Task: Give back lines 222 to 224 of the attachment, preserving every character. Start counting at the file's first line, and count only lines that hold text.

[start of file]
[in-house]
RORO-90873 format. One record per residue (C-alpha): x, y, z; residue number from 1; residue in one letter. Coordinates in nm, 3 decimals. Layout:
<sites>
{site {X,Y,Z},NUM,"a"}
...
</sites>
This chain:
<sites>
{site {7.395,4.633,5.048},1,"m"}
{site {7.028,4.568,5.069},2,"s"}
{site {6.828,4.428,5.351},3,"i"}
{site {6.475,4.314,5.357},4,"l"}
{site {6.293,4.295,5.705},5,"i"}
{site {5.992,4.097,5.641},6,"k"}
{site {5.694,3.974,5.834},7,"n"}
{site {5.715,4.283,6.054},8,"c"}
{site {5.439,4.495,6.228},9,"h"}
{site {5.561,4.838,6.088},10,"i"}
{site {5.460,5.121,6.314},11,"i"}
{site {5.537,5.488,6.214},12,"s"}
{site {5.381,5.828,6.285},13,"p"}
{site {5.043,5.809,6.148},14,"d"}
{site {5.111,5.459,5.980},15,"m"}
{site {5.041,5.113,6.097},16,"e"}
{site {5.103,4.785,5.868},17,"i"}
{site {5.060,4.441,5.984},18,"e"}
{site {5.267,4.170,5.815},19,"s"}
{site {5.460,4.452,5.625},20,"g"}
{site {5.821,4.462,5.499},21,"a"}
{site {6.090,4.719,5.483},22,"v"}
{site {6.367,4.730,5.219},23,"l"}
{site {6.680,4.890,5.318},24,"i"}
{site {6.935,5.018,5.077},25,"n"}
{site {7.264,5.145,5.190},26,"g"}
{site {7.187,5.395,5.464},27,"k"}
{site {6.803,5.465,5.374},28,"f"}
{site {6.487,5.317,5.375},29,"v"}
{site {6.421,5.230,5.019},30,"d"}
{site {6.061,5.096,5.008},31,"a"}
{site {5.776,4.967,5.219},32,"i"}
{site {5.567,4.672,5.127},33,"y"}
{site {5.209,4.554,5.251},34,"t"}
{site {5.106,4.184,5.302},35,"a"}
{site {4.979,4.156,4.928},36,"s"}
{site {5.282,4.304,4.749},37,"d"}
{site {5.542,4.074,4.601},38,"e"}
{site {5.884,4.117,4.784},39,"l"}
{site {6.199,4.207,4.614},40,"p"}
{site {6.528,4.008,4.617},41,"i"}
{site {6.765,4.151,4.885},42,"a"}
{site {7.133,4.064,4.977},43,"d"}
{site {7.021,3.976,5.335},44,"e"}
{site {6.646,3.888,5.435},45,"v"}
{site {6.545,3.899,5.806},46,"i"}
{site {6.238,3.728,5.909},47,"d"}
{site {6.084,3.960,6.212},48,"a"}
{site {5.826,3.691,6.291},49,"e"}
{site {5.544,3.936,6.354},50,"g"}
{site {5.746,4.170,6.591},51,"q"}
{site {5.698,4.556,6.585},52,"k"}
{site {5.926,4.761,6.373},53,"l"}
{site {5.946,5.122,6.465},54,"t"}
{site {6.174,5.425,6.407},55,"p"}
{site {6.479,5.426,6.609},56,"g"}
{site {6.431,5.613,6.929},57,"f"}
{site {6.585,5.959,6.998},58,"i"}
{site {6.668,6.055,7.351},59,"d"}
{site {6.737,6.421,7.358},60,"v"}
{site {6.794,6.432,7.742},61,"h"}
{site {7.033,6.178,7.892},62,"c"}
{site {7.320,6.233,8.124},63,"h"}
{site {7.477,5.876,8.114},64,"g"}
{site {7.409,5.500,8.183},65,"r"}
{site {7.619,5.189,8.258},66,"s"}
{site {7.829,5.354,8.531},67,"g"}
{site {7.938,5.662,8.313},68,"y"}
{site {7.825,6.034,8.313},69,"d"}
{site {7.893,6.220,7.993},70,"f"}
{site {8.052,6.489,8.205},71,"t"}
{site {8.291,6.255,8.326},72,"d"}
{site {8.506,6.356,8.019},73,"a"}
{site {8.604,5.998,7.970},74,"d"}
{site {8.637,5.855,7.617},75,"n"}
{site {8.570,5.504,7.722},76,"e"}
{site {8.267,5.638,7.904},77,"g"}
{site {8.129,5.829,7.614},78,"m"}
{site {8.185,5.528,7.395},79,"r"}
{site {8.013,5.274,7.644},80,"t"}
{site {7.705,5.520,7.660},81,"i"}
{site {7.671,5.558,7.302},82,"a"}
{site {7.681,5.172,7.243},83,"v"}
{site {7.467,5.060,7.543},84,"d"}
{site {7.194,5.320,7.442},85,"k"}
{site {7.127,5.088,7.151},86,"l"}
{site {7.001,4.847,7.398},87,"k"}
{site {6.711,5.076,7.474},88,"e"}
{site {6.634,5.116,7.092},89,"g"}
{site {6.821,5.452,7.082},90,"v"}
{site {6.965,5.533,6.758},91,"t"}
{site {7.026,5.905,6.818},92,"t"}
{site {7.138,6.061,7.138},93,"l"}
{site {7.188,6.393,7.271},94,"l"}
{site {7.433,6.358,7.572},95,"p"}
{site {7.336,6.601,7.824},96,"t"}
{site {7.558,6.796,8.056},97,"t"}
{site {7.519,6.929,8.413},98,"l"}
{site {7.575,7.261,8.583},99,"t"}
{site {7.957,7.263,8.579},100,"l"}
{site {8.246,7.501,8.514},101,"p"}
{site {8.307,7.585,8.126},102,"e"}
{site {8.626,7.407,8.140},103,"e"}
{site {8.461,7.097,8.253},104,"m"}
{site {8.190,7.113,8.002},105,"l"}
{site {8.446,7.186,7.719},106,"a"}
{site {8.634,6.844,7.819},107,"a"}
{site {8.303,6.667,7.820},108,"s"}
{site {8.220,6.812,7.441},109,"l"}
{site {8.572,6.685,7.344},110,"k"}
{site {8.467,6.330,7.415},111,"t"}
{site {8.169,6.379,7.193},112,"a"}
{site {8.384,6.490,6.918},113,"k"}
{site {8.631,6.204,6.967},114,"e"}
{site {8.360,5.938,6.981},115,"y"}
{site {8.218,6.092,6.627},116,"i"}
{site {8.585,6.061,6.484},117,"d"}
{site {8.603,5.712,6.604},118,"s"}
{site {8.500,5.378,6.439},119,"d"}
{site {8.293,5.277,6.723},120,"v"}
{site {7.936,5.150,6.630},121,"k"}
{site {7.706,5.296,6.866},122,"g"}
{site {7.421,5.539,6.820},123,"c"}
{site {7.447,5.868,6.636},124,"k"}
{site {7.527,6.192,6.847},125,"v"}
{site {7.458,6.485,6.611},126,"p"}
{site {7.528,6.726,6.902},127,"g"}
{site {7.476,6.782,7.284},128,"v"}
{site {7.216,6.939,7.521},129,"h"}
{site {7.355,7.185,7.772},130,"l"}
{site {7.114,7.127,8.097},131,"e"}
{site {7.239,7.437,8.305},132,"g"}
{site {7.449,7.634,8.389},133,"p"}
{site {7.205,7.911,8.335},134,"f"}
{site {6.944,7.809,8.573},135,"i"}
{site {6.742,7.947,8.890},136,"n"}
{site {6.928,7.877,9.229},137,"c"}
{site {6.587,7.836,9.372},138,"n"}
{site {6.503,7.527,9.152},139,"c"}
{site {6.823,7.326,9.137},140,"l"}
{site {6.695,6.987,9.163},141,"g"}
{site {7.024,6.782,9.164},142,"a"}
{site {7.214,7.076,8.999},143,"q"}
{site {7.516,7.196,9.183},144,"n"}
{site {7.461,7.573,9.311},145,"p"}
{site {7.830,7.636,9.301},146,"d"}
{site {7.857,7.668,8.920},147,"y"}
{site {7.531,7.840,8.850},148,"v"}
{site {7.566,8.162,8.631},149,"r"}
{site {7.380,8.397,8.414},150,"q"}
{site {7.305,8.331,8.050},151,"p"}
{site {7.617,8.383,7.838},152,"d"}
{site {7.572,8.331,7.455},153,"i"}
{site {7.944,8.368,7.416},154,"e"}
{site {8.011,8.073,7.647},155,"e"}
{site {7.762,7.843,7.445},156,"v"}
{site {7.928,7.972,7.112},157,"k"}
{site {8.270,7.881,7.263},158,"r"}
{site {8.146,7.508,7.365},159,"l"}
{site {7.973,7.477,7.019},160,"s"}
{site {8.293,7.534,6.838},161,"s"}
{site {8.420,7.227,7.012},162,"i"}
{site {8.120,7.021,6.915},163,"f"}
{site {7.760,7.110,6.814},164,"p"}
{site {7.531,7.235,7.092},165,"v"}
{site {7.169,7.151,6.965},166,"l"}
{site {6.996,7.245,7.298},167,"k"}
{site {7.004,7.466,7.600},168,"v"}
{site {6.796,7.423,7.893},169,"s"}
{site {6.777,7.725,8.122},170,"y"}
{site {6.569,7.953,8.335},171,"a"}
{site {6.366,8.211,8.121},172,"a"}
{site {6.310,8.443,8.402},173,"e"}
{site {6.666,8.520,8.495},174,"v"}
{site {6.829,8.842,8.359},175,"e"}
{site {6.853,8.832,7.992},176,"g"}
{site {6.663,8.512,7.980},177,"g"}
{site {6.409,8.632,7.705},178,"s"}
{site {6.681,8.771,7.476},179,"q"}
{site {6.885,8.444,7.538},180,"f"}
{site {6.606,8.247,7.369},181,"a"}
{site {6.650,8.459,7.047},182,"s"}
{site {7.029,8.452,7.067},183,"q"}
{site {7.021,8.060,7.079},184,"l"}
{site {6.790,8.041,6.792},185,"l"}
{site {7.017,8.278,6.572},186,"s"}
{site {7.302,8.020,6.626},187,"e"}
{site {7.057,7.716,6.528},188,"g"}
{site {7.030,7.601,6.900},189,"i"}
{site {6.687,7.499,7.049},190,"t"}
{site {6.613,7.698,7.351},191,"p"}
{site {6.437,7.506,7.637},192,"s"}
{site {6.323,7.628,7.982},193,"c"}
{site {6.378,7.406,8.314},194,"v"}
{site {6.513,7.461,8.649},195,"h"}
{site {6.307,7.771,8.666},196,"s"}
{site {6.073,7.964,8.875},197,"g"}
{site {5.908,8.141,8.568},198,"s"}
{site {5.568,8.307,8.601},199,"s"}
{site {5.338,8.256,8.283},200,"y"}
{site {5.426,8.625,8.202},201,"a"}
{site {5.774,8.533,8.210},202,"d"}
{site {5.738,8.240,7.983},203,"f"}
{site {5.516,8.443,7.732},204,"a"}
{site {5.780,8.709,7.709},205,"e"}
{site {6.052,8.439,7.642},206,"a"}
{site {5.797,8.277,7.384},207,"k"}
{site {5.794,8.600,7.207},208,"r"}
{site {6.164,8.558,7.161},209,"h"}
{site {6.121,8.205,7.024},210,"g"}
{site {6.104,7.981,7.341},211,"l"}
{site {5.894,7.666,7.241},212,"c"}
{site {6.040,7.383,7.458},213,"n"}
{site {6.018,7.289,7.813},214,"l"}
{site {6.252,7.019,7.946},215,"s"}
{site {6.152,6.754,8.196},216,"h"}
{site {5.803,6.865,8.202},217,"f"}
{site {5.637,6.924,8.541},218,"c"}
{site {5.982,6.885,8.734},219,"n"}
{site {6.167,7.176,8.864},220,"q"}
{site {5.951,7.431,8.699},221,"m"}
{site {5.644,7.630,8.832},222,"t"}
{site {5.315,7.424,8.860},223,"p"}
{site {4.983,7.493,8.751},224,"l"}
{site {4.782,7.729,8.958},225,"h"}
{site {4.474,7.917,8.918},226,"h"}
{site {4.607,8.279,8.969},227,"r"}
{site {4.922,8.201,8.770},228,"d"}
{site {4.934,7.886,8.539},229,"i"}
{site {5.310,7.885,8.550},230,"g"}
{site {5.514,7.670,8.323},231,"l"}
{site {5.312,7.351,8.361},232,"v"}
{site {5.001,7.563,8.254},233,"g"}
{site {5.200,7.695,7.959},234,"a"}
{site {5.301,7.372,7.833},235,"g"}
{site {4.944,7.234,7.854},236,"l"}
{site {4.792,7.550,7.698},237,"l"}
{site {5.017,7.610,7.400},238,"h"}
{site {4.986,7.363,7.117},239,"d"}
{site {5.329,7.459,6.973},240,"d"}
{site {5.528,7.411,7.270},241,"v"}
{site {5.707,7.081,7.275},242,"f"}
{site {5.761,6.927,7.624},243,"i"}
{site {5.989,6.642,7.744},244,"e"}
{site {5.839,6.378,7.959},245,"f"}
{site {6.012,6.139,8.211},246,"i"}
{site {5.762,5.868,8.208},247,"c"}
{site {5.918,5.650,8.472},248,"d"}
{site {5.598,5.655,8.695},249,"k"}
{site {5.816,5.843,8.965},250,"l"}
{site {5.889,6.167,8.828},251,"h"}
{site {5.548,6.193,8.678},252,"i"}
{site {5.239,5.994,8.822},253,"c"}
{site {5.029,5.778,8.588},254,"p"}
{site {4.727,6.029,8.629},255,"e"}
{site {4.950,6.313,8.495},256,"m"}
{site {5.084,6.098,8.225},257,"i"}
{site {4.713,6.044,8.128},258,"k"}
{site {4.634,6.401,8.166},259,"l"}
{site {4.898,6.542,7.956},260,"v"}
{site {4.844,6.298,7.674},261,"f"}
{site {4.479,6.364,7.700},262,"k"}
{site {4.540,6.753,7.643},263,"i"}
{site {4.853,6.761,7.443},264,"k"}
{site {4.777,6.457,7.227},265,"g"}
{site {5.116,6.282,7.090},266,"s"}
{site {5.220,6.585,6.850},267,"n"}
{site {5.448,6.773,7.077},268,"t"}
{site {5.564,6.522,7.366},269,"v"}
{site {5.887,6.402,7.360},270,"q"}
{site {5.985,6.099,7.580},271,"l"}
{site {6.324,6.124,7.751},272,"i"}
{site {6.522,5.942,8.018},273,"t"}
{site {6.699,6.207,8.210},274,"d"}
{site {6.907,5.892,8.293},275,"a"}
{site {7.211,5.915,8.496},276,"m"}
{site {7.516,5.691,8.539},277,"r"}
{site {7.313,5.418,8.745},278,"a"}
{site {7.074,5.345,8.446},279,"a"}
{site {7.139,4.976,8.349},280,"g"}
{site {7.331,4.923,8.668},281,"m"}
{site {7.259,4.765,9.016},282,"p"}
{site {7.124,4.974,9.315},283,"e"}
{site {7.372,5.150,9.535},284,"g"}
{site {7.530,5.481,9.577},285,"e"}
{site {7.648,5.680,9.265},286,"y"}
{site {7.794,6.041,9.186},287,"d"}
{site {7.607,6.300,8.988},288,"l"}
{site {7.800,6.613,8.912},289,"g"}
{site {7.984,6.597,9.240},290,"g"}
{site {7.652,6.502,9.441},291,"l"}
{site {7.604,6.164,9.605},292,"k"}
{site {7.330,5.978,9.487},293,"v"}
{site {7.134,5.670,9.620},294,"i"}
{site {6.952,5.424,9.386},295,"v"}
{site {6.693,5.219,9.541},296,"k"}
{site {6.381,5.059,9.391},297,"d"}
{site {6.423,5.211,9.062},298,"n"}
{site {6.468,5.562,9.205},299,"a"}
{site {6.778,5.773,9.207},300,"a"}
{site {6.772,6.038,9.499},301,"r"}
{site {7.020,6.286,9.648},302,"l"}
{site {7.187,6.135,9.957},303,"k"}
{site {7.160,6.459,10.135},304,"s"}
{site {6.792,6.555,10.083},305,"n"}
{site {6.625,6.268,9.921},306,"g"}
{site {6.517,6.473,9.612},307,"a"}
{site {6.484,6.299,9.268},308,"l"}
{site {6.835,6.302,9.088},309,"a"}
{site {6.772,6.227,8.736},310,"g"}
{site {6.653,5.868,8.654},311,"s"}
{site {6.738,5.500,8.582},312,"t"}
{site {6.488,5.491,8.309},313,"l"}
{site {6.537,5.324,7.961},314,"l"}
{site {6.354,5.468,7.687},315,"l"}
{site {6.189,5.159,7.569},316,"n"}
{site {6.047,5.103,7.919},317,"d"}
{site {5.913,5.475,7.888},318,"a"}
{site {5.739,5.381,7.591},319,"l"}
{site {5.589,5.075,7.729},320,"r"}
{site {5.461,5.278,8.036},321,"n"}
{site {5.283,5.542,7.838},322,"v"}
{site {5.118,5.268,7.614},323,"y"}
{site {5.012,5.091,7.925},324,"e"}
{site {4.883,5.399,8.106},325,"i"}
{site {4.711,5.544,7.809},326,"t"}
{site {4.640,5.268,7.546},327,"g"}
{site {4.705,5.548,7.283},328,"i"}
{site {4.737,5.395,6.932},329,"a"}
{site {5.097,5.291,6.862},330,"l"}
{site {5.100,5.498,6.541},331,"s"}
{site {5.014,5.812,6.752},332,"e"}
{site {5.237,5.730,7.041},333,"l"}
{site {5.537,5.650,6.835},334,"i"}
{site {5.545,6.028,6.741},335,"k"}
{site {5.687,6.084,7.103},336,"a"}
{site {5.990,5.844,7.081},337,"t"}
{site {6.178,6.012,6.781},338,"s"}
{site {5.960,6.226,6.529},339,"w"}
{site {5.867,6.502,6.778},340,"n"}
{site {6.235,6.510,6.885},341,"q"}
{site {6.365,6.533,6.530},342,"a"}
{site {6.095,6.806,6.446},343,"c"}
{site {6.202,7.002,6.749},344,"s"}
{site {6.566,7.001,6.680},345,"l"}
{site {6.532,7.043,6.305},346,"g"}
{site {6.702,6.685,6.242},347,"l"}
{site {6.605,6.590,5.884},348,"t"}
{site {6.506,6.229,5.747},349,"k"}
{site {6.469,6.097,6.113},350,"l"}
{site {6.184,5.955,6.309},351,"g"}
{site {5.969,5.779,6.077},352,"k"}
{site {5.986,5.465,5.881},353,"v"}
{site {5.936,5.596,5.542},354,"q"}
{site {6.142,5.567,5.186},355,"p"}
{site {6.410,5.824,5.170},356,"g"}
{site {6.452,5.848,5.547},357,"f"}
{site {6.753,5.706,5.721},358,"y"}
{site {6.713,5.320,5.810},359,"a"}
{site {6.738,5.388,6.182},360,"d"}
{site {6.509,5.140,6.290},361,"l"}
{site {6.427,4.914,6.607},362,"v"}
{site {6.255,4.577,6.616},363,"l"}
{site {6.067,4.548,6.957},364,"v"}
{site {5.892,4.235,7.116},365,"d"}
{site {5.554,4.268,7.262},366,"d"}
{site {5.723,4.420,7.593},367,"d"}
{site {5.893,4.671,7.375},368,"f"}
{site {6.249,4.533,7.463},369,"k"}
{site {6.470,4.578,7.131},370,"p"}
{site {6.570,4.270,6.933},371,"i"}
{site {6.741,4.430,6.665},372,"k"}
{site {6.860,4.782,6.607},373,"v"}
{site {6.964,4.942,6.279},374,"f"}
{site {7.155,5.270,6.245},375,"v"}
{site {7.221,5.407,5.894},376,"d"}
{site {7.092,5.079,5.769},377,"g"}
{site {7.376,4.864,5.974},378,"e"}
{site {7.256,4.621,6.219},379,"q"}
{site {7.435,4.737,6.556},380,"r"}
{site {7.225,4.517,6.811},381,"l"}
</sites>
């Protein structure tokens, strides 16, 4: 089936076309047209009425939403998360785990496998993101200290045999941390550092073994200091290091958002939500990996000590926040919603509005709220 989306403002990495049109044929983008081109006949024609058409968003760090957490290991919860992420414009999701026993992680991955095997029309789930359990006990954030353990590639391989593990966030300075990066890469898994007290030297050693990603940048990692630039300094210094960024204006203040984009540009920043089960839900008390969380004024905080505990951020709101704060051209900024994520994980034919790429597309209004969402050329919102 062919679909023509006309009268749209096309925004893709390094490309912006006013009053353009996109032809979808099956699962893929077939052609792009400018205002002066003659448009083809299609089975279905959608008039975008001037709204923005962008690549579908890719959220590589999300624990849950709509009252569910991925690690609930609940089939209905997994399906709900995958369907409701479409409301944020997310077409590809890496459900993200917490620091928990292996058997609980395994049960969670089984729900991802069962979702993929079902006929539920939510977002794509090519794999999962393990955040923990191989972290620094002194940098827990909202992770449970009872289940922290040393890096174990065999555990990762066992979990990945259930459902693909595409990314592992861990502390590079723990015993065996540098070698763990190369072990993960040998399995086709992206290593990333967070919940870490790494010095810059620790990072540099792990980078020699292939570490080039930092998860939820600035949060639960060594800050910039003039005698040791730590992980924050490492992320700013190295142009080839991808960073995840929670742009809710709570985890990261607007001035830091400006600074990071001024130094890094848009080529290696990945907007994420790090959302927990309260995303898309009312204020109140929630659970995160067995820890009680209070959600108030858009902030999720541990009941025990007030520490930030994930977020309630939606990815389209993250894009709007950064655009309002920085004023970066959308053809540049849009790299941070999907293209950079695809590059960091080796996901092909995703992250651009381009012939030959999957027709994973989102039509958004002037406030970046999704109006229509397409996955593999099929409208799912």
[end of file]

{site {6.018,7.289,7.813},214,"l"}
{site {6.252,7.019,7.946},215,"s"}
{site {6.152,6.754,8.196},216,"h"}